“Doug Aitken: Electric Earth” is the celebrated LA-based artist’s first proper mid-career survey in North America, which is kind of a big deal—and MOCA’s sprawling, ambitious exhibition clearly takes the responsibility seriously. Best known for large-scale multichannel audio and video installations, Aitken’s work makes a signature of its grand scale, and the inclusion of about half a dozen monumental works scratches his fans’ itch for spectacle with seminal, crowd-pleasing works from the last two decades. The edificial self-contained installations feel more like small theatrical pavilions than individual works of art, lending the proceedings the overall quality of a festival of experimental shorts than a conventionally understood museum exhibition. But in a sense that’s who Aitken is as an artist: a one-man festival of art and architecture.
Associated, indeed nearly synonymous, with contemporary video installation, the exhibition’s main point and well-made, is that Aitken’s interests in the medium stem more from its capacity for multiplicitous simultaneity and durationality than say, a pining for the director’s chair. He is attracted to the moving image’s inherent capacity to depict and encompass the passage of time as well as to transform qualities of space and senses of place. For example, his “breakthrough” piece, the 1997 multichannel installation diamond sea, depicts isolated stretches of the Namibian Sahara inhabited only by gem-sorting automated machinery. Constructed of three differently-scaled projections and a mural-size lightbox, the work was an early attempt to both depict and evoke the complexity and presence of a remote land and the surreal industries that shape it. Separated by decades and by mediums, the striated totemic sculptures made by collecting samples of rocks and soil from each stop on his 2013 Station to Station interstate train tour also offer alternative documentation of experiences of place, via time-collapsing, site-responsive artifacts.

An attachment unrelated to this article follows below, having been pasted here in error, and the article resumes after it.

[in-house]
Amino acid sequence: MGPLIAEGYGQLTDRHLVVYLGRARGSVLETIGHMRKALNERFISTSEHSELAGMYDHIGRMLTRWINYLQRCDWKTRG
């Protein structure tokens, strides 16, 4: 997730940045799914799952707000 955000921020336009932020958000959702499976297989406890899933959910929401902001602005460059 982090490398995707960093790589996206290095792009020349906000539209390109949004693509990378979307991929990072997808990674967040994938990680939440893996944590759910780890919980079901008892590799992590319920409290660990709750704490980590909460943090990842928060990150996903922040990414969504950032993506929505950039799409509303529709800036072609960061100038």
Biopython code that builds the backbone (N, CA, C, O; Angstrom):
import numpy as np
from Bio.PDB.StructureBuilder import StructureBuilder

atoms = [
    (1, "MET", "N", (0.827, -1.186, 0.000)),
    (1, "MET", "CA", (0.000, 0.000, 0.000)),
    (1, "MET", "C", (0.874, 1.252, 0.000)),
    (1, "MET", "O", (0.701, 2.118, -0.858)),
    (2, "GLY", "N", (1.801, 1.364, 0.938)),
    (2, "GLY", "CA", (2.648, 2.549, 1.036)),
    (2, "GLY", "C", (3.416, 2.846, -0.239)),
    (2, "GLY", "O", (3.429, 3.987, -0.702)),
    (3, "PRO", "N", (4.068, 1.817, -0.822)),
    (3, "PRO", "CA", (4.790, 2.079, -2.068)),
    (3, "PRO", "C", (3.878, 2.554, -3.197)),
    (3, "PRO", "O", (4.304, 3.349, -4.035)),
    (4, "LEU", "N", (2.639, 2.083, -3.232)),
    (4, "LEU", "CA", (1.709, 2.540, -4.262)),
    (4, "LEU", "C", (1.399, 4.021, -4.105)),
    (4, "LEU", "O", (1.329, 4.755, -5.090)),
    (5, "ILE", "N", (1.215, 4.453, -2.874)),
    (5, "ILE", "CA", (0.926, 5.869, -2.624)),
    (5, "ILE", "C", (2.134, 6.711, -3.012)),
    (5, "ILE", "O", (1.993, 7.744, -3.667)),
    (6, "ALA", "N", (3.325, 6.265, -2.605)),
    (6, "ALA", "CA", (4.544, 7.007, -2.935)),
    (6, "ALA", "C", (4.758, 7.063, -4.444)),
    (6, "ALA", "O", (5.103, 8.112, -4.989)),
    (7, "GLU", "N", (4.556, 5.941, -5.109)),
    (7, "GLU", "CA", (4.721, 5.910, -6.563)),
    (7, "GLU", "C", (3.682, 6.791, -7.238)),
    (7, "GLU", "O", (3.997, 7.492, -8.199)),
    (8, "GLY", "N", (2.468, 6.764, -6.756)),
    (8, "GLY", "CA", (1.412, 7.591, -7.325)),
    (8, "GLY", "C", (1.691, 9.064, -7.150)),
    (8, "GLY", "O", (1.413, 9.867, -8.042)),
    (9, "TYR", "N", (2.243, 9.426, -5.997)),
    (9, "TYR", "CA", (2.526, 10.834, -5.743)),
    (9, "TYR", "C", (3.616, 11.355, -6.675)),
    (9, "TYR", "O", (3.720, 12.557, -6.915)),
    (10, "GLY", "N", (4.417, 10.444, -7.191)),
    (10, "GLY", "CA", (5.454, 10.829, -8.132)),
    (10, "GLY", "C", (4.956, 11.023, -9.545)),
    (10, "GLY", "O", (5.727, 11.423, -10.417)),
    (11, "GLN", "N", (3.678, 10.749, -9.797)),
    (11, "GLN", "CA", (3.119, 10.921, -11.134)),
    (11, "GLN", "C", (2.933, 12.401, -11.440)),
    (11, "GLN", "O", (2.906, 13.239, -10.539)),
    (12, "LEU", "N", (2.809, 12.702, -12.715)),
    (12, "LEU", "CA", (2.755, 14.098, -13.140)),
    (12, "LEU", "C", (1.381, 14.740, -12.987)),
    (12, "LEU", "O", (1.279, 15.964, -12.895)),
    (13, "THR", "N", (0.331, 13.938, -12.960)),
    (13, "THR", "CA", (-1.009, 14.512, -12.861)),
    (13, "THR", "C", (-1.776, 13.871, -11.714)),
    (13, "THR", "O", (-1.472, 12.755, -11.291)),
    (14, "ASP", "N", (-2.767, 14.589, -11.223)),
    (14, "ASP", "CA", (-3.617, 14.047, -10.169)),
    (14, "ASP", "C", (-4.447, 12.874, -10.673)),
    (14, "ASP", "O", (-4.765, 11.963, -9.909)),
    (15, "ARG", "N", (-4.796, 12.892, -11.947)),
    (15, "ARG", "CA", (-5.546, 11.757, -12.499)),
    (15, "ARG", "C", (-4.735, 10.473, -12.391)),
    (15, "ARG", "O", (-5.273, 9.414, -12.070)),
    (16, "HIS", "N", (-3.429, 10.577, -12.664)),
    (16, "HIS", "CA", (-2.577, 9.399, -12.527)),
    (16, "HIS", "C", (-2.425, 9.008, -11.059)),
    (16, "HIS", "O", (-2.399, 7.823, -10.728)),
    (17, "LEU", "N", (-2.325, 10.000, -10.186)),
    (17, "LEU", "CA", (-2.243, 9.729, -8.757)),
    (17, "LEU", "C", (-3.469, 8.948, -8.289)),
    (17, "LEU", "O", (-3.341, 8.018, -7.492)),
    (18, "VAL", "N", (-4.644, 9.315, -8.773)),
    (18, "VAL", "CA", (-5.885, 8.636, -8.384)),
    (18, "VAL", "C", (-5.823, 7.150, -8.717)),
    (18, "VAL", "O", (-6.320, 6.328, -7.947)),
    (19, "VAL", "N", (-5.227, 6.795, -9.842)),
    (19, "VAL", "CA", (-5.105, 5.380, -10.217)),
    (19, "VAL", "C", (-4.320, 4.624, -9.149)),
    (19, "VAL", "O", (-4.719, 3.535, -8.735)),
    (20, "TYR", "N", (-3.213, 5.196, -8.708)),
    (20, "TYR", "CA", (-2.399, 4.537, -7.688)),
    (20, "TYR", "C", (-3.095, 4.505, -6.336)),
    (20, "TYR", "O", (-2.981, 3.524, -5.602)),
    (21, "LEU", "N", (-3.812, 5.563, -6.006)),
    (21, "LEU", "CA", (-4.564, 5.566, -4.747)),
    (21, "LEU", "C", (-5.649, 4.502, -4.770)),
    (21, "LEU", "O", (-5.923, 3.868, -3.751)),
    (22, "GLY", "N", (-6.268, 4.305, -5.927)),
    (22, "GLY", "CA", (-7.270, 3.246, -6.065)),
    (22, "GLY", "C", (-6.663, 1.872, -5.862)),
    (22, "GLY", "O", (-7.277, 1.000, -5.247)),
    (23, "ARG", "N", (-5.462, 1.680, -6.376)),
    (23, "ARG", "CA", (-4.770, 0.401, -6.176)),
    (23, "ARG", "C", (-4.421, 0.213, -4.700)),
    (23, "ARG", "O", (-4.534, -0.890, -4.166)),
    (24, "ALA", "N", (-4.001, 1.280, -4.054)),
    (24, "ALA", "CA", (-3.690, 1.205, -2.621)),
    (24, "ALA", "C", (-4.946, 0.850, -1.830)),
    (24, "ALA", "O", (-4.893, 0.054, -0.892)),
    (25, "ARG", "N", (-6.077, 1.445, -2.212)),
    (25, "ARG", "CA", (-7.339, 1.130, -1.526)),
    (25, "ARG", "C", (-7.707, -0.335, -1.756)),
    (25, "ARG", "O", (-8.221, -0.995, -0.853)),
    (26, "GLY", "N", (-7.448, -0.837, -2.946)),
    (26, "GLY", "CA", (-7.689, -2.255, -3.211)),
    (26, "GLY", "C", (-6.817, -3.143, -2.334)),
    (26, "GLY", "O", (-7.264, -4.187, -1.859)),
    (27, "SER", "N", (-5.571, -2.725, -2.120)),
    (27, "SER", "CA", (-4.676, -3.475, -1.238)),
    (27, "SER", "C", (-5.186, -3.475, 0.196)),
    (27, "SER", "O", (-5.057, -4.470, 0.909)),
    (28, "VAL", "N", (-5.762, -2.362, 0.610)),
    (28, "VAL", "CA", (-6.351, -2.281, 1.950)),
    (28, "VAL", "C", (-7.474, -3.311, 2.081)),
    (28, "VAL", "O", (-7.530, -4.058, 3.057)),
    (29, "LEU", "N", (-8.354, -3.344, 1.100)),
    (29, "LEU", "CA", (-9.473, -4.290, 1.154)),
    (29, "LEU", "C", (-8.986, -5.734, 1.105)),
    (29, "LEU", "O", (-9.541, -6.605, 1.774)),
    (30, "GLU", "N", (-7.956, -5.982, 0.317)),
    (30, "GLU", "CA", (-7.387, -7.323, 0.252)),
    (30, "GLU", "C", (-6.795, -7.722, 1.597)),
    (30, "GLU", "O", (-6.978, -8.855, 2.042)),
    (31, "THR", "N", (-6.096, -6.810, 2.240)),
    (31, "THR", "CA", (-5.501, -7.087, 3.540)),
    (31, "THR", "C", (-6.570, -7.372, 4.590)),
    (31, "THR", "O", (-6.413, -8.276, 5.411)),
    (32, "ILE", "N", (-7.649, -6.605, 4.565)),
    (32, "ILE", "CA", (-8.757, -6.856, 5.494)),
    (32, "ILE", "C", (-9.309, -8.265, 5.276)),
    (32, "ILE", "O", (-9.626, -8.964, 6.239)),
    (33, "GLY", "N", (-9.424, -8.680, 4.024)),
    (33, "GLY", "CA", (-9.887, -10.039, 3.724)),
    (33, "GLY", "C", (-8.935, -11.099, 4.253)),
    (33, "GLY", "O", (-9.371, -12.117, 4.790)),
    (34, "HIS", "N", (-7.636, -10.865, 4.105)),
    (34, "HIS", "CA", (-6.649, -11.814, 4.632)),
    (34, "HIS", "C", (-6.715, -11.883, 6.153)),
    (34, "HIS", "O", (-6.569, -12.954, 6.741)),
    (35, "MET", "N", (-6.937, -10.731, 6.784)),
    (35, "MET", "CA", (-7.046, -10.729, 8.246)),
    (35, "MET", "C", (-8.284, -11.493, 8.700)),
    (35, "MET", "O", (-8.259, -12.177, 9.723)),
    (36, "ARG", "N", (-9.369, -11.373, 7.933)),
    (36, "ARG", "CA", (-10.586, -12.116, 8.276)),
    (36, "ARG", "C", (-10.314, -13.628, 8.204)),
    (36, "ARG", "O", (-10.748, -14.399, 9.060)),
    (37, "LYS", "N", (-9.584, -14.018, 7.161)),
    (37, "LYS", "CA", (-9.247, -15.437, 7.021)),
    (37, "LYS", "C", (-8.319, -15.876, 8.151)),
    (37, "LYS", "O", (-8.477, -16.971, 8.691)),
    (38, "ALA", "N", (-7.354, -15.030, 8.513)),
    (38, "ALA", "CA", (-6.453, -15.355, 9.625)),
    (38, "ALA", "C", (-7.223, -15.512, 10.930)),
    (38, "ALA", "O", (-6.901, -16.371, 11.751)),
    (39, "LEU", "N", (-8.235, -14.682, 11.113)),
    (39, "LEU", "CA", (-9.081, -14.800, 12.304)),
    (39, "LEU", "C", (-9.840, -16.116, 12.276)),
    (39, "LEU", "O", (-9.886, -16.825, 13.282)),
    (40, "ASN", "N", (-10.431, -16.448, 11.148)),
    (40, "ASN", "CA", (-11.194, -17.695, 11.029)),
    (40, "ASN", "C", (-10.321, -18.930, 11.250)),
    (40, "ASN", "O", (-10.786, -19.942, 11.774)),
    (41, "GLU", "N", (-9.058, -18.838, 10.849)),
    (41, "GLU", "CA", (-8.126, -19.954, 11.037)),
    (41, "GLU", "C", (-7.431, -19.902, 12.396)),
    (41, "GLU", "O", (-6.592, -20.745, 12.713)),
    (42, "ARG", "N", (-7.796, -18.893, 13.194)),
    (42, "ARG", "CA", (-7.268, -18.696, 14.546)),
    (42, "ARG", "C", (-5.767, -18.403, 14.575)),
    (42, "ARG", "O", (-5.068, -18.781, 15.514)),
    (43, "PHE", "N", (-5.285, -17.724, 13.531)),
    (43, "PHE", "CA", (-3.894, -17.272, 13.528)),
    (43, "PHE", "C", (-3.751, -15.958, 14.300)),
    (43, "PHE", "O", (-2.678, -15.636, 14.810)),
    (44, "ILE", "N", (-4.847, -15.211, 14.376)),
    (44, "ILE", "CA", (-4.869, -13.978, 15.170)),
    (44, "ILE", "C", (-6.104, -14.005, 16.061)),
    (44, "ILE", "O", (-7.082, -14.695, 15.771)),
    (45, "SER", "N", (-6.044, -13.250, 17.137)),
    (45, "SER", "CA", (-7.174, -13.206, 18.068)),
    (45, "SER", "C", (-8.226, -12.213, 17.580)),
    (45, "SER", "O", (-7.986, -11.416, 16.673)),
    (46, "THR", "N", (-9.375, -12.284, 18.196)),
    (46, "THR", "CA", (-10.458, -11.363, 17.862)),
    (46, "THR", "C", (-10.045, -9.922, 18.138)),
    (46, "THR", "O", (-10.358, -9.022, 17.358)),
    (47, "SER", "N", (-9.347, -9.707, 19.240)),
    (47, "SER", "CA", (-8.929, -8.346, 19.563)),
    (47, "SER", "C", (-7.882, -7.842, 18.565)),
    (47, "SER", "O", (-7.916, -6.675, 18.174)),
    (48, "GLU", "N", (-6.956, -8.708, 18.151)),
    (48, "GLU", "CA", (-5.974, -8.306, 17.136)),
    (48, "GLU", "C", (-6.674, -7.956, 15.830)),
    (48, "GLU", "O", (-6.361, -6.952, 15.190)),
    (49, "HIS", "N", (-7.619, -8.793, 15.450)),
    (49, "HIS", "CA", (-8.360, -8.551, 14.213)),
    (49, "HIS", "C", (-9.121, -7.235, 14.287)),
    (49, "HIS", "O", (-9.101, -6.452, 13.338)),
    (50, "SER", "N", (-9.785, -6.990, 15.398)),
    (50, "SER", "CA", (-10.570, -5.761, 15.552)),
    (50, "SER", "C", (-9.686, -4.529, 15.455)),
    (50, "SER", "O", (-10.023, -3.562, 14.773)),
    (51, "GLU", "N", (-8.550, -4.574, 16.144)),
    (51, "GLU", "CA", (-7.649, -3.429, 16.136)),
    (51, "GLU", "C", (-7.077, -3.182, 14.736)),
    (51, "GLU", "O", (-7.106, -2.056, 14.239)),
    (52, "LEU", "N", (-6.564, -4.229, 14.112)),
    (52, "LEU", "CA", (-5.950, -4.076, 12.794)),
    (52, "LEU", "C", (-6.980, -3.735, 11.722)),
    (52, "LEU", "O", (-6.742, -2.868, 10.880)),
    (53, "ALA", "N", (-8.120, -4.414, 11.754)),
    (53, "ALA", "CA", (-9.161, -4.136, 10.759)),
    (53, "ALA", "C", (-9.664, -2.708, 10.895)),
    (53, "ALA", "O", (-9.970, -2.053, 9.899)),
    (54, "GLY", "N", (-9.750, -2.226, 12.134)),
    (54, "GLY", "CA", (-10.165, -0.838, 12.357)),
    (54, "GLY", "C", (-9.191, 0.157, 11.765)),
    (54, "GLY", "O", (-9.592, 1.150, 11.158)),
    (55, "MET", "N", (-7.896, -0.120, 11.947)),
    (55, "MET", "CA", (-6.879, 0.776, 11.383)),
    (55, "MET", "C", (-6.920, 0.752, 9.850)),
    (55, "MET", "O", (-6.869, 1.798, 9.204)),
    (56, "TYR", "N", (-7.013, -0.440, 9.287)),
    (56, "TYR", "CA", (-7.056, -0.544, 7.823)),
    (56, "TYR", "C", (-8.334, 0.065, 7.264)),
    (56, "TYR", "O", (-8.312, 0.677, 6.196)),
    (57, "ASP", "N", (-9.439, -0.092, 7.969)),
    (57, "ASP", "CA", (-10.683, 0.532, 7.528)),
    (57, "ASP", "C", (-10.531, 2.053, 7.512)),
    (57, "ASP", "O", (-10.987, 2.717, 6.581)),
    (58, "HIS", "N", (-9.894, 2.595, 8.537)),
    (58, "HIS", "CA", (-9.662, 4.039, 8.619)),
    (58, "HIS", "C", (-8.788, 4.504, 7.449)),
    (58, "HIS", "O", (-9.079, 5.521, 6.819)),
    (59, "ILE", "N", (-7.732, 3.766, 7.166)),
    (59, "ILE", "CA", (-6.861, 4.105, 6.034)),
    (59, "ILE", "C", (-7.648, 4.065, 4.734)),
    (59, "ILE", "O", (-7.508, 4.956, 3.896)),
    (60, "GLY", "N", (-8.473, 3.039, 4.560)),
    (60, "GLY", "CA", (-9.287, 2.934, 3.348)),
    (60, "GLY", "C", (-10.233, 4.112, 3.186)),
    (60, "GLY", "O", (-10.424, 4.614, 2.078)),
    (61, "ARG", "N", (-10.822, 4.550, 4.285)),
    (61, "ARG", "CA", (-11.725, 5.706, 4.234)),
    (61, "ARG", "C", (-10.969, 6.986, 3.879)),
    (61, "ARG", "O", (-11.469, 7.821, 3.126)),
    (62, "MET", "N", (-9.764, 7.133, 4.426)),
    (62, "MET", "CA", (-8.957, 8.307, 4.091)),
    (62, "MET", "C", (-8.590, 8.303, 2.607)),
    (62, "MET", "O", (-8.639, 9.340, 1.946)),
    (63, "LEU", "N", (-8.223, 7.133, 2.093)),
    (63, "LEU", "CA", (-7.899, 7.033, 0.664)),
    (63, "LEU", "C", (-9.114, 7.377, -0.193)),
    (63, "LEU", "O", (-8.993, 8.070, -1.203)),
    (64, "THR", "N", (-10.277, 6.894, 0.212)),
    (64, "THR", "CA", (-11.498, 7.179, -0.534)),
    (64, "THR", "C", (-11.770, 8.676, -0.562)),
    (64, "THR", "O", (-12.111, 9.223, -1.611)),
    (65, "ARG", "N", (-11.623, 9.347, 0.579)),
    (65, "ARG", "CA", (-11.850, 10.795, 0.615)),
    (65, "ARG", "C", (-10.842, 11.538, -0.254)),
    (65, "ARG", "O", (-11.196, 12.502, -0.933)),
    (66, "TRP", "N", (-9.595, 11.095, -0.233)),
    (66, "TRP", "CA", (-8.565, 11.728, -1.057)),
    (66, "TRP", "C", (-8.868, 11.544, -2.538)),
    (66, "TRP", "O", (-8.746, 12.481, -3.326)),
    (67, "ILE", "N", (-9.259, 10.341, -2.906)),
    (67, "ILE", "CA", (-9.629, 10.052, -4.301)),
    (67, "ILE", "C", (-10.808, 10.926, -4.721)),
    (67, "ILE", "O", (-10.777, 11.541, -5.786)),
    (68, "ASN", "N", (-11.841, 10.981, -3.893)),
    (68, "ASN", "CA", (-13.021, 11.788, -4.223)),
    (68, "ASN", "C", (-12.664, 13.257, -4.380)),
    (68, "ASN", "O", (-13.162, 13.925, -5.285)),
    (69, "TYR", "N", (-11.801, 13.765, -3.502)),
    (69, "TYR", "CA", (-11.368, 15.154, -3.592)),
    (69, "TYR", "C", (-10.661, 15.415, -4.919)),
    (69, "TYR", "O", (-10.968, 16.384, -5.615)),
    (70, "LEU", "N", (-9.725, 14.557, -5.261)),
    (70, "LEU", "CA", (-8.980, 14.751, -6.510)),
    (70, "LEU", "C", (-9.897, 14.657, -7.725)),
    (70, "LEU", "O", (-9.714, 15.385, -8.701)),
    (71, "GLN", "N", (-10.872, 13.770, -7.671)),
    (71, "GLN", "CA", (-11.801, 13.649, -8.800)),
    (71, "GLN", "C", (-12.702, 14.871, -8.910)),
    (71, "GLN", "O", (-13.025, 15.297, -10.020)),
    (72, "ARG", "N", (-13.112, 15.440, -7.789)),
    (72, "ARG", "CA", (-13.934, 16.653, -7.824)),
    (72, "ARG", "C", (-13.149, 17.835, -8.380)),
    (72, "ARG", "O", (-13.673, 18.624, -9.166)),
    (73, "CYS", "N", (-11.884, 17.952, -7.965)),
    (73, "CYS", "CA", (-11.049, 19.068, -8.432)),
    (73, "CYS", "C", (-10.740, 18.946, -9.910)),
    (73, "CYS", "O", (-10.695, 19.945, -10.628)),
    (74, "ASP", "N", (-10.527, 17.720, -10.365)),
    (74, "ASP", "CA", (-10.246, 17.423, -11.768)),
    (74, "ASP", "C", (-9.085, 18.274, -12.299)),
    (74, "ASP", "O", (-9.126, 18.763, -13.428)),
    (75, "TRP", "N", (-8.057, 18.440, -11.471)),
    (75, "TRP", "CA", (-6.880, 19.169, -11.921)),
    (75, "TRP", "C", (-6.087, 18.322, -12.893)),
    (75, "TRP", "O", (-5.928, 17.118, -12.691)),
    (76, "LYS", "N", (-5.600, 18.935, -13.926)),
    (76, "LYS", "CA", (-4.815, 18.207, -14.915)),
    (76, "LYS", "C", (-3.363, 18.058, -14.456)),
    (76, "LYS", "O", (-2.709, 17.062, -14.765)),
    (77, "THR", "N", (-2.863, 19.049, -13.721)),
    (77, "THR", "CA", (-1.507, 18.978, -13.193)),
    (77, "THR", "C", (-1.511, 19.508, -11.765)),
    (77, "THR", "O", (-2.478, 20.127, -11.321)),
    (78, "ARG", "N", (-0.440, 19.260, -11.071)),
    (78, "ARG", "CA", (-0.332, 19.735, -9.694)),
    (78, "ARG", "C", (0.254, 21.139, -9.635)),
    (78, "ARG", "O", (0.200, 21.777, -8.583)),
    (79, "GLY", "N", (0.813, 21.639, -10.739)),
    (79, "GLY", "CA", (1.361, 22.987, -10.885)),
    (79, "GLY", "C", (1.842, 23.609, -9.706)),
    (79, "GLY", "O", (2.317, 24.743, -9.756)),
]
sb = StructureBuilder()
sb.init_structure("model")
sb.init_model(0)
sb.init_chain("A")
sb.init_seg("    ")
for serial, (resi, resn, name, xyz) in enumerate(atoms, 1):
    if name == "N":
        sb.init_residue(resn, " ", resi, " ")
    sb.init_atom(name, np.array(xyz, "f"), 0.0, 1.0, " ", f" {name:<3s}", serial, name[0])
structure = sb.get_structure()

Aitken’s obsession with permutations of place- and time-based narrative directs the general layout of the whole show, which is absorptive rather than chronological, in a choose-your-own-adventure ouroborus structure that can be entered into at any point, so that the viewer can perform what MOCA chief Philippe Vergne called “editing in space” by finding their own way through the material. This gestalt is heightened by the aural omnipresence of the endlessly looped pop ballad “I Only Have Eyes for You”—a lilting, David Lynchian melody belonging to the exhibition’s centerpiece Song 1 (2012)—which bleeds and drifts into nearly every room of the museum. It beckons and unsettles until one can no longer resist the pull of the enormous suspended round screens. Projecting cinematic vignettes in character-driven variations on the song within an assortment of short-form stories, the piece was originally conceived for the exterior of the Hirshhorn Museum; its siting inside the Geffen’s darkened central cavern is part Richard Serra, part drive-in theatre, part spaceship and de facto public gathering space.